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  • Maria de Jesus Patricio Martinez shows a document after she registered to stand as an independent candidate, Mexico City, Mexico, October 7, 2017.

    Maria de Jesus Patricio Martinez shows a document after she registered to stand as an independent candidate, Mexico City, Mexico, October 7, 2017. | Photo: Reuters

Published 21 January 2018

Marichuy's support from the Zapatistas marks a more visible turn for the insurgent movement, which has faded in recent years.

Unidentified armed men attacked Sunday the vehicles of the journalists following indigenous presidential candidate Maria de Jesus Patricio “Marichuy” Martinez near Tepalcatepec, state of Michoacan, detaining them and robbing their equipment and cell phones, reported local media.

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'Time to Reconstruct Country from Left': Mexico's Indigenous Candidate Marichuy

Authorities have not confirmed the events yet.

Marichuy was elected on May 28, 2017, by the National Indigenous Congress, CNI, the political arm of the Zapatista Army of National Liberation, known by its Spanish acronym EZLN.

Coming from the Nahua community of Tuxpan, in the state of Jalisco, she is a traditional doctor in her community, founder of the health center Calli Tecolhuacateca Tochan in 1992 and a long-time leader in the Indigenous movement.

The Zapatistas announced in December 2016 their plans to elect a female candidate to represent the indigenous community, a move met with mixed reactions as some tried to insinuate the candidate will help the country's right-wing by drawing votes away from two-time left-wing candidate Andres Manuel Lopez Obrador, Mayor of Mexico City.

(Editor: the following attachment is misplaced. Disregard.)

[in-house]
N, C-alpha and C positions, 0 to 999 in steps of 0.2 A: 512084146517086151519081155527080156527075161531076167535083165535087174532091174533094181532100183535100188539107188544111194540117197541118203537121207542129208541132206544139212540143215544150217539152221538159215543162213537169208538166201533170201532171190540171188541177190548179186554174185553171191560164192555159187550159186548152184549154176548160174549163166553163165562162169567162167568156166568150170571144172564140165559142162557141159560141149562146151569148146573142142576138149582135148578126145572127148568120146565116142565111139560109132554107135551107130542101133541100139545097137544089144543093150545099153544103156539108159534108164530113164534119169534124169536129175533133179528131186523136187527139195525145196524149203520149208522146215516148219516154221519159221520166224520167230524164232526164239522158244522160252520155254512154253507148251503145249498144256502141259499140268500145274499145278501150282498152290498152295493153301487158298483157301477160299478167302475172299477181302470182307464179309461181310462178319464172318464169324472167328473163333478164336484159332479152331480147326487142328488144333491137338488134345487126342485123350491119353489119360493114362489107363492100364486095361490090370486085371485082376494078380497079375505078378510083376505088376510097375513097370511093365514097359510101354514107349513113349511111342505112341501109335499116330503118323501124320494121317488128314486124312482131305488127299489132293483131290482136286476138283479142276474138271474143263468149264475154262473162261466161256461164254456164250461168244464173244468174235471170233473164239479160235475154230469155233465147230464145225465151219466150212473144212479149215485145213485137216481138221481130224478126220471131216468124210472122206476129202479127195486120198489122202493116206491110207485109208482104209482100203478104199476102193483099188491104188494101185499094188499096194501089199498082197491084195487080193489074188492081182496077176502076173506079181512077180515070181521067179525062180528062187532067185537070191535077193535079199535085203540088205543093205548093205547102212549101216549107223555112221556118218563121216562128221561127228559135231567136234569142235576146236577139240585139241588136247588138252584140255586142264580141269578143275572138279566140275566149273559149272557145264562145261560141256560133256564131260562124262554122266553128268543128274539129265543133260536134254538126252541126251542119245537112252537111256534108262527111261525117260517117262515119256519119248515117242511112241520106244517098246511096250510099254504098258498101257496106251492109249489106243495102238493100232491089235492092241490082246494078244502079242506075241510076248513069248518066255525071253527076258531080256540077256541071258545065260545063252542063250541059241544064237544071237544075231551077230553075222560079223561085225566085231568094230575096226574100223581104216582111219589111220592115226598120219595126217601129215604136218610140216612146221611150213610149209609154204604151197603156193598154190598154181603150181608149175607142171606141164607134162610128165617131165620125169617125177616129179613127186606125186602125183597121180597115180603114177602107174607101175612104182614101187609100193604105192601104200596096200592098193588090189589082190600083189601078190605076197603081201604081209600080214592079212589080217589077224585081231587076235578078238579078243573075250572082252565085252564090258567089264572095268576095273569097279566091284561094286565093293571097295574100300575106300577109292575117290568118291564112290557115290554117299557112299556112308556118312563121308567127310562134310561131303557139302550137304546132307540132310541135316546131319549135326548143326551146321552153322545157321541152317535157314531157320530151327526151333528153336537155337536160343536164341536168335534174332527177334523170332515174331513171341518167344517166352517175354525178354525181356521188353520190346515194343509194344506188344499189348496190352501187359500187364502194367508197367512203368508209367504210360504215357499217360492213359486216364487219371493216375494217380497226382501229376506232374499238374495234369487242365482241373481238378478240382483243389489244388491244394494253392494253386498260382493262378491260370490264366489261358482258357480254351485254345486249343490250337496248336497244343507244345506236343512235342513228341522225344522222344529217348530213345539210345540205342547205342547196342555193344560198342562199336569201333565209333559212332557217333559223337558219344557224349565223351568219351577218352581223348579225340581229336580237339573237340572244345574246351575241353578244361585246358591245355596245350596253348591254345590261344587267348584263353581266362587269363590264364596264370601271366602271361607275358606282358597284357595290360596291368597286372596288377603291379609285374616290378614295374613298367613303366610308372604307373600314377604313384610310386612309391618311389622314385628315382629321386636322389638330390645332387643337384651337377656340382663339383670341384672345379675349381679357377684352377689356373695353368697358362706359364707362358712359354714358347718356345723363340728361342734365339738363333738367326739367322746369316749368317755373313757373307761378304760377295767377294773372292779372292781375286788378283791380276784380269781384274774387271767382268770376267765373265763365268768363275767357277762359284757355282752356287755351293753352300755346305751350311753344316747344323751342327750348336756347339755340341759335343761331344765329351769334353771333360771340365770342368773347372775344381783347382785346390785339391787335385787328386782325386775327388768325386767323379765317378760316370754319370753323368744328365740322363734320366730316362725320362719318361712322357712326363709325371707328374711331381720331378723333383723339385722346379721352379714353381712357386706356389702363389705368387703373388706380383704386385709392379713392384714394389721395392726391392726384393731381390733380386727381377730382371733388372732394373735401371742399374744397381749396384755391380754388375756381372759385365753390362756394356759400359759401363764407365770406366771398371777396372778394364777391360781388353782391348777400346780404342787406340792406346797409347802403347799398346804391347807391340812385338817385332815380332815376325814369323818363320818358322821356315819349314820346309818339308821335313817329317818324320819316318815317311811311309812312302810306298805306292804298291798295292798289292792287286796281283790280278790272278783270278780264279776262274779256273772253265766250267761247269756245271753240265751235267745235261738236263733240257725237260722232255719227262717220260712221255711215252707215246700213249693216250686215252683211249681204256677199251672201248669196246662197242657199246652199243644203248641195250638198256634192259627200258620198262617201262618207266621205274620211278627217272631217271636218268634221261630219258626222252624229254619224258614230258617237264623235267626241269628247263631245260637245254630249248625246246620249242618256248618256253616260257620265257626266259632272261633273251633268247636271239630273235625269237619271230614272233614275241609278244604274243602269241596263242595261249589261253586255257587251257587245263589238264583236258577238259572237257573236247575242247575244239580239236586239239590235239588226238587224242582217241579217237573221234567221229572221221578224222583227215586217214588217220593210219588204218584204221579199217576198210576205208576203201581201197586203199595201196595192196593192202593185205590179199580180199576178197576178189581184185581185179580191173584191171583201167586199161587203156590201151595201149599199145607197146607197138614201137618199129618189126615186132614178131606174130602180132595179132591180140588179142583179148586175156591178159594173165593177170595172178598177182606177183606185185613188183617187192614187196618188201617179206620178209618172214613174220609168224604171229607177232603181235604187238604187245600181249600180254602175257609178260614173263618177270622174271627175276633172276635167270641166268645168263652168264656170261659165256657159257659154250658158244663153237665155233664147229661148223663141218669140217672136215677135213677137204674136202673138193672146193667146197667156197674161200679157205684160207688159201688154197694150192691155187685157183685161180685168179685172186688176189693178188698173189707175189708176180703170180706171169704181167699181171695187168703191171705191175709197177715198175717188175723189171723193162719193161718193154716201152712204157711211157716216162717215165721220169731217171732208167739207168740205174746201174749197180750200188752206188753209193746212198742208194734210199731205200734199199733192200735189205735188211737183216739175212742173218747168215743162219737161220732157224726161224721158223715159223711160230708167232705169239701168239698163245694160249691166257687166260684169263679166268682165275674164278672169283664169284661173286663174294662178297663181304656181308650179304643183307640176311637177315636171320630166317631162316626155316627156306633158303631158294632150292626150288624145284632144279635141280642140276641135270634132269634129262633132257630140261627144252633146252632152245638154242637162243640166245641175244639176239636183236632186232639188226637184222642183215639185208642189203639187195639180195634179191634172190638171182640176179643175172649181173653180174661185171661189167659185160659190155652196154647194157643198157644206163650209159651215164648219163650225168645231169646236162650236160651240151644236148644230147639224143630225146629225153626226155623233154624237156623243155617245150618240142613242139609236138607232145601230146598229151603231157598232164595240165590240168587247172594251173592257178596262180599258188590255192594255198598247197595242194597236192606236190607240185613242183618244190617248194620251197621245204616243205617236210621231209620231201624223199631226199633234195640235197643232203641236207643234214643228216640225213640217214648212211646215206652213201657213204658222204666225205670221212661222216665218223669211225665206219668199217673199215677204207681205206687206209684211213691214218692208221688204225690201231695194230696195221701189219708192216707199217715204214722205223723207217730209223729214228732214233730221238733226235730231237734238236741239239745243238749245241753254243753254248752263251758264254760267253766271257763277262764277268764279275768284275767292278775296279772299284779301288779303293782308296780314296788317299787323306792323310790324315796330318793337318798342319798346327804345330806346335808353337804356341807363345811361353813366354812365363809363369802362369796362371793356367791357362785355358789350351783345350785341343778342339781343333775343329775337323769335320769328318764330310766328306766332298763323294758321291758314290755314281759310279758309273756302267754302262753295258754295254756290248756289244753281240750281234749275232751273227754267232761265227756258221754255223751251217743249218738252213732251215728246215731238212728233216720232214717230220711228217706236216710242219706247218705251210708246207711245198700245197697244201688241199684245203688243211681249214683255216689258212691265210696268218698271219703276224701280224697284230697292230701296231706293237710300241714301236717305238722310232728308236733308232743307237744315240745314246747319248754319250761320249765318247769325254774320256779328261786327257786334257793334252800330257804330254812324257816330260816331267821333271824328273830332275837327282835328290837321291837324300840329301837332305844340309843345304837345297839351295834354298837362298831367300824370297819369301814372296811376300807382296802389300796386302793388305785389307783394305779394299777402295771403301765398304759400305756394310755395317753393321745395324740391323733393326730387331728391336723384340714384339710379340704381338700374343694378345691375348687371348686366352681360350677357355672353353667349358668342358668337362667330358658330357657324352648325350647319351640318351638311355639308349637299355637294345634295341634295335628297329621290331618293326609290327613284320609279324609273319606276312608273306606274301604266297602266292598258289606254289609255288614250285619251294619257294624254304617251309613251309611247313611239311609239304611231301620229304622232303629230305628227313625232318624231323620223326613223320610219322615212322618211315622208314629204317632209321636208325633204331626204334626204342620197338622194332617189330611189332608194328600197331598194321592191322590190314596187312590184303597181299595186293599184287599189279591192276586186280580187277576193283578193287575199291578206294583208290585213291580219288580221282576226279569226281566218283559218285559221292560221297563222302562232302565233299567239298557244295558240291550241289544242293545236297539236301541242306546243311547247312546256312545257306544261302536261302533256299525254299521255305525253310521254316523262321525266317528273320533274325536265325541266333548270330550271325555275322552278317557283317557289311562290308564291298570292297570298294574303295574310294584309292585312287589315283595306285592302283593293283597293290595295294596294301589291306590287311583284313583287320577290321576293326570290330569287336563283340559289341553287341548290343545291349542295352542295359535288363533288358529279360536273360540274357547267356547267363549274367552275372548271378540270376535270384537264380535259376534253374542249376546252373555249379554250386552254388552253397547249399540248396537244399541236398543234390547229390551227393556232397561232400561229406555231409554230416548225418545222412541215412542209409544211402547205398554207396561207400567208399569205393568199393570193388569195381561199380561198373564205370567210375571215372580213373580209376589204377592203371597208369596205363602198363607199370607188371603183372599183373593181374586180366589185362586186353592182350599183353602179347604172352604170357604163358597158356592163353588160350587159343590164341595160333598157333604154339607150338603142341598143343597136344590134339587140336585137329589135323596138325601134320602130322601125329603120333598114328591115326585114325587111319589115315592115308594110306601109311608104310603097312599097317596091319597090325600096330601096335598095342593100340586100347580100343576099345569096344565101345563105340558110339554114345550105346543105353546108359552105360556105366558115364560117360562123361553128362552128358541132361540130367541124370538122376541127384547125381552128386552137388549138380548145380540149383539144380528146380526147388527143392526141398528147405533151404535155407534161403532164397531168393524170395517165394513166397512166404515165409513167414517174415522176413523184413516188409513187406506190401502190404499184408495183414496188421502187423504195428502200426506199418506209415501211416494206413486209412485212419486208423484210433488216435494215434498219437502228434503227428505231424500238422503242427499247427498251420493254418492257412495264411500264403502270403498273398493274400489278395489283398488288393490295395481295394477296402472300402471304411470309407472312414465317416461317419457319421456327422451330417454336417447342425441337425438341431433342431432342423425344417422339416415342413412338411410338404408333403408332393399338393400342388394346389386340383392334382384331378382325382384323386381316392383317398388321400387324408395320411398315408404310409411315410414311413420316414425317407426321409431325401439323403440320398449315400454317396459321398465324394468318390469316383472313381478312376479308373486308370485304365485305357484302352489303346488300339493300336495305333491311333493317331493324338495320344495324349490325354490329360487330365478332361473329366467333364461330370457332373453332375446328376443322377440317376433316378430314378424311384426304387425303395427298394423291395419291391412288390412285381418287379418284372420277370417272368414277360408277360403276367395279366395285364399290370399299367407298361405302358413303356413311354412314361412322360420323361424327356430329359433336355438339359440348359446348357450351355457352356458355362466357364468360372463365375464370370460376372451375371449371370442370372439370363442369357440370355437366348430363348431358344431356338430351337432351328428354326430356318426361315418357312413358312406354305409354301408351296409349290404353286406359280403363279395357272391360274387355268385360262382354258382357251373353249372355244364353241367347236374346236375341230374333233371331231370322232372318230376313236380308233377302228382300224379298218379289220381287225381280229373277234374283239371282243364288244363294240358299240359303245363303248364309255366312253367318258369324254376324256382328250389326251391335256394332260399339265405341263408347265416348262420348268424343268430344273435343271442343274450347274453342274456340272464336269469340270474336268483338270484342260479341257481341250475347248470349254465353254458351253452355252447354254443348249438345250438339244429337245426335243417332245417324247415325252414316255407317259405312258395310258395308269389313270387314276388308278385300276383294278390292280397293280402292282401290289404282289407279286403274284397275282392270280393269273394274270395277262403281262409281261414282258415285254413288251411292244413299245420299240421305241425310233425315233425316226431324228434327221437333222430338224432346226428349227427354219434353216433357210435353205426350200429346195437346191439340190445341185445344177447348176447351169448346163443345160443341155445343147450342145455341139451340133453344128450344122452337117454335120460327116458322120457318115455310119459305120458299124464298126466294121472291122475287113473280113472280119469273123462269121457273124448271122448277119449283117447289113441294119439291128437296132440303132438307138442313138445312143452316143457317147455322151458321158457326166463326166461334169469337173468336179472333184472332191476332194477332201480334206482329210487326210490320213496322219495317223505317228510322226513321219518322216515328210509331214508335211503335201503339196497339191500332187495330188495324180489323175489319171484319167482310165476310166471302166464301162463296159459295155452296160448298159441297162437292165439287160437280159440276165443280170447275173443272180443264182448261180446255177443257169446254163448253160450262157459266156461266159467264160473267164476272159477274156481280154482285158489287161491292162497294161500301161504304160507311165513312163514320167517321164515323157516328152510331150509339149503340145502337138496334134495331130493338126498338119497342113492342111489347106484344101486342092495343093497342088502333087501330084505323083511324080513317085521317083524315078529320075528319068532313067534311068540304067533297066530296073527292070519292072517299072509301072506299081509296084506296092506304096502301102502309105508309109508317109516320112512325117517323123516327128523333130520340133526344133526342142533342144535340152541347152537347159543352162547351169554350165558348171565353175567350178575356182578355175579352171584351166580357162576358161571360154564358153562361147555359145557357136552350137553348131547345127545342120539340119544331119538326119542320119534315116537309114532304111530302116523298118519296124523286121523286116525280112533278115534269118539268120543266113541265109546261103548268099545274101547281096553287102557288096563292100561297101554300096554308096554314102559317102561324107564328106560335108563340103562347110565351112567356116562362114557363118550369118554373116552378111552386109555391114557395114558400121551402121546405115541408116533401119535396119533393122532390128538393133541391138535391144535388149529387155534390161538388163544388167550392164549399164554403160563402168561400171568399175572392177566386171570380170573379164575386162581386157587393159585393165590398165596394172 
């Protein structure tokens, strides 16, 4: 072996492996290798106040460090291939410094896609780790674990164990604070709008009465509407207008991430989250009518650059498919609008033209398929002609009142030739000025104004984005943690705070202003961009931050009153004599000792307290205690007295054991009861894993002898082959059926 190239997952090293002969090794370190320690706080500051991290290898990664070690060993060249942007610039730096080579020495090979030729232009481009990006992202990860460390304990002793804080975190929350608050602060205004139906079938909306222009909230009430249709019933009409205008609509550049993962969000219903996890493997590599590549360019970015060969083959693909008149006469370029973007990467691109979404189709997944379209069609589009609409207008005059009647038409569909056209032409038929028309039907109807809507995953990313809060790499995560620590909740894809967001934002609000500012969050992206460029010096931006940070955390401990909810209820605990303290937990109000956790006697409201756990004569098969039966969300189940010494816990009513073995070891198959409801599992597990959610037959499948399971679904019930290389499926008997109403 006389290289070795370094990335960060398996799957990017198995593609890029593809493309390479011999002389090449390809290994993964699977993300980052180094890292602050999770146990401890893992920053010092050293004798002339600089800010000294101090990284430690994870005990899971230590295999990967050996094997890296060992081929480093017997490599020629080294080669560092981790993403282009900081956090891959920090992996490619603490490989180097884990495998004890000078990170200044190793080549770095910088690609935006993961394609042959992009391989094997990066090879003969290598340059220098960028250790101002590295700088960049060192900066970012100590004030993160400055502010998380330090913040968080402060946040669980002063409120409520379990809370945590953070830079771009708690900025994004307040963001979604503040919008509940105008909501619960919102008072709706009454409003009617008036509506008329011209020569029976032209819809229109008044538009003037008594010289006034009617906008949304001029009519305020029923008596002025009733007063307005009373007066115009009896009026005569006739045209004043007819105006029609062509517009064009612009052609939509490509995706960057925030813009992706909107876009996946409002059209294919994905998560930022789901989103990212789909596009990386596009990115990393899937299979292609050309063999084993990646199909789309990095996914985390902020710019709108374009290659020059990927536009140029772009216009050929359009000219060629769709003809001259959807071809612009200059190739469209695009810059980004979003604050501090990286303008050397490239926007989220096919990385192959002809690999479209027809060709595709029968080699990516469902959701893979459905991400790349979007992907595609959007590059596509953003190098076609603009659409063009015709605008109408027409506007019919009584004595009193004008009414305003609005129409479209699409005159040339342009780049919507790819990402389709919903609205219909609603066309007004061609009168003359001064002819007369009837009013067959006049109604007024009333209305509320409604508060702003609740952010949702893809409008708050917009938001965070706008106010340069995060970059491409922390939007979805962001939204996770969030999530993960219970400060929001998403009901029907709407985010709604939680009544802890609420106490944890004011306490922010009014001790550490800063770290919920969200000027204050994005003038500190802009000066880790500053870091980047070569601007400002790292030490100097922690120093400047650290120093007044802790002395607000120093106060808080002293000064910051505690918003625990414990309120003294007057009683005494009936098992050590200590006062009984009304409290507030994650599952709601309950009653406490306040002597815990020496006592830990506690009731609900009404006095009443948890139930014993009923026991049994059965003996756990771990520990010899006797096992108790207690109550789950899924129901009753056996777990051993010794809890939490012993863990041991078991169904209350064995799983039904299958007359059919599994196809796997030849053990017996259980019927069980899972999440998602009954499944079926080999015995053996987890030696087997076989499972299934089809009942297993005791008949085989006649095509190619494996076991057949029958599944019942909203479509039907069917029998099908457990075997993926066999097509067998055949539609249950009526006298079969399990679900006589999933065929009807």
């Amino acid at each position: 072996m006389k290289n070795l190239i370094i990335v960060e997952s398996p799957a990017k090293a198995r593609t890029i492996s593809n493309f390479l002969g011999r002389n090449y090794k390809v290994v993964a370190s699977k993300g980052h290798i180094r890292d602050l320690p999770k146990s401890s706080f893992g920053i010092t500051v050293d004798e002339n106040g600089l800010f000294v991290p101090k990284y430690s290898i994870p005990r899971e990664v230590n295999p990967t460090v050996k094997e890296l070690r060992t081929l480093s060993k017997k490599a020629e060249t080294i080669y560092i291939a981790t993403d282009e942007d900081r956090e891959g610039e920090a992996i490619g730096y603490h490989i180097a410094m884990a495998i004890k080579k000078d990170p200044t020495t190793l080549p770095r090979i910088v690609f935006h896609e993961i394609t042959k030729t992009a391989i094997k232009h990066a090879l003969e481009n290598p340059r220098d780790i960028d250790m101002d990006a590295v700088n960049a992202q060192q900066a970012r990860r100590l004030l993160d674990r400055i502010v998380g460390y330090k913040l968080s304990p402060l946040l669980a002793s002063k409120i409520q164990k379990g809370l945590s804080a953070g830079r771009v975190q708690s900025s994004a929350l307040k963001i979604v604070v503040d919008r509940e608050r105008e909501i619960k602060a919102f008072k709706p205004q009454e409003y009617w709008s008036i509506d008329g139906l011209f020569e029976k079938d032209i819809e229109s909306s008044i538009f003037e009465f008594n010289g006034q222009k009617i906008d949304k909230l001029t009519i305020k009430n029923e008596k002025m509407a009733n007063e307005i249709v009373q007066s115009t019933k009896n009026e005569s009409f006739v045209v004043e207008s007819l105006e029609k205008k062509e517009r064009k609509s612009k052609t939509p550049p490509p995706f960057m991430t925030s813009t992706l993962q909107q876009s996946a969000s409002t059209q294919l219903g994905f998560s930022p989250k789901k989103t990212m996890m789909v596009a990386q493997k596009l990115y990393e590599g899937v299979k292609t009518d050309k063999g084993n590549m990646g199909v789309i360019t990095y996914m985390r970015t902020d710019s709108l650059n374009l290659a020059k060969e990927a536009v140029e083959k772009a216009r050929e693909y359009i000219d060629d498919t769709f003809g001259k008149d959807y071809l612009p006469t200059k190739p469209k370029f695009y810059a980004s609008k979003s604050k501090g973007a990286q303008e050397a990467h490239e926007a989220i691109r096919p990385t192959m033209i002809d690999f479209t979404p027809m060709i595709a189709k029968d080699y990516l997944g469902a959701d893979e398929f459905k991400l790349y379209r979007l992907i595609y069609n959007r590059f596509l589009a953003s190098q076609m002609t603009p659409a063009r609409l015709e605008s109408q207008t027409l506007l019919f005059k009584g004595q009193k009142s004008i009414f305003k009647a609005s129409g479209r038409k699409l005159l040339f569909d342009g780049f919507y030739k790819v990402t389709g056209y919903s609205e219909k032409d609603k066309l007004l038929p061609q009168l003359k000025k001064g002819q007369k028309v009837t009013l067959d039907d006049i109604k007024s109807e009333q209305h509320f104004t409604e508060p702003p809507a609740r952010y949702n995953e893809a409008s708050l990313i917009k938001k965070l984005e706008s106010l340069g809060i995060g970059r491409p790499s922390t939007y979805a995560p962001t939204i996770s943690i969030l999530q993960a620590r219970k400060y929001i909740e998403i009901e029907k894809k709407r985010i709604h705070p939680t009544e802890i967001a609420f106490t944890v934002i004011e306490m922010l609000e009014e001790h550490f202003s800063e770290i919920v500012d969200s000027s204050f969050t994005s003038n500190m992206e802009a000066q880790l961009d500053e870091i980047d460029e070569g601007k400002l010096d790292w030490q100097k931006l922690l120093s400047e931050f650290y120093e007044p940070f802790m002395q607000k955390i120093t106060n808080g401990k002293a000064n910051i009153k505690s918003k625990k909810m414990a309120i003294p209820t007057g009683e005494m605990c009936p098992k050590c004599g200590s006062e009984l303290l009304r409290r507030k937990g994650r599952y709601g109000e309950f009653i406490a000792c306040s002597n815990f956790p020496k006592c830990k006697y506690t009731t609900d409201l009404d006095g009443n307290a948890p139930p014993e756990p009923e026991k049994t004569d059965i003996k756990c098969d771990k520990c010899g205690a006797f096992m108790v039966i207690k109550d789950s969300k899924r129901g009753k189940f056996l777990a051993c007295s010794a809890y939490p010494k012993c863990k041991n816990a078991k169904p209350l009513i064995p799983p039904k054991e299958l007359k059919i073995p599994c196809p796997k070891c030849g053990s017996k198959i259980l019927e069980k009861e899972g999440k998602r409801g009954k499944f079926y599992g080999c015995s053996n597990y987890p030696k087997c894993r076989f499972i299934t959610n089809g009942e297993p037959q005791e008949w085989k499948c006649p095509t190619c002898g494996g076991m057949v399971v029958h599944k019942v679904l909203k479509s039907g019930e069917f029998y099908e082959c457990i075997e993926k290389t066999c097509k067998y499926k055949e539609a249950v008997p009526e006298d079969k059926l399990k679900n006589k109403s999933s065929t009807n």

The decision to put forward a candidate for the next election marks a break with more than two decades of the Zapatista strategy of rejecting the Mexican state and electoral politics. The EZLN declared war against the Mexican state on January 1, 1994, launching the Indigenous movement in Mexico’s southern state of Chiapas into the international spotlight as an example for autonomous social movements around the globe. The movement has seen victories, but also considerable challenges, including intense repression and criminalization of the struggle at the hands of the state, private landowners, and paramilitary forces.

Meanwhile, Mexico’s major political parties have struggled to gain support in recent years, and voter surveys show all presidential hopefuls vying to win support from as much as a third of the electorate.

The front-runner in most polls is the former Mexico City leftist mayor and two-time presidential runner-up Andres Manuel Lopez Obrador.


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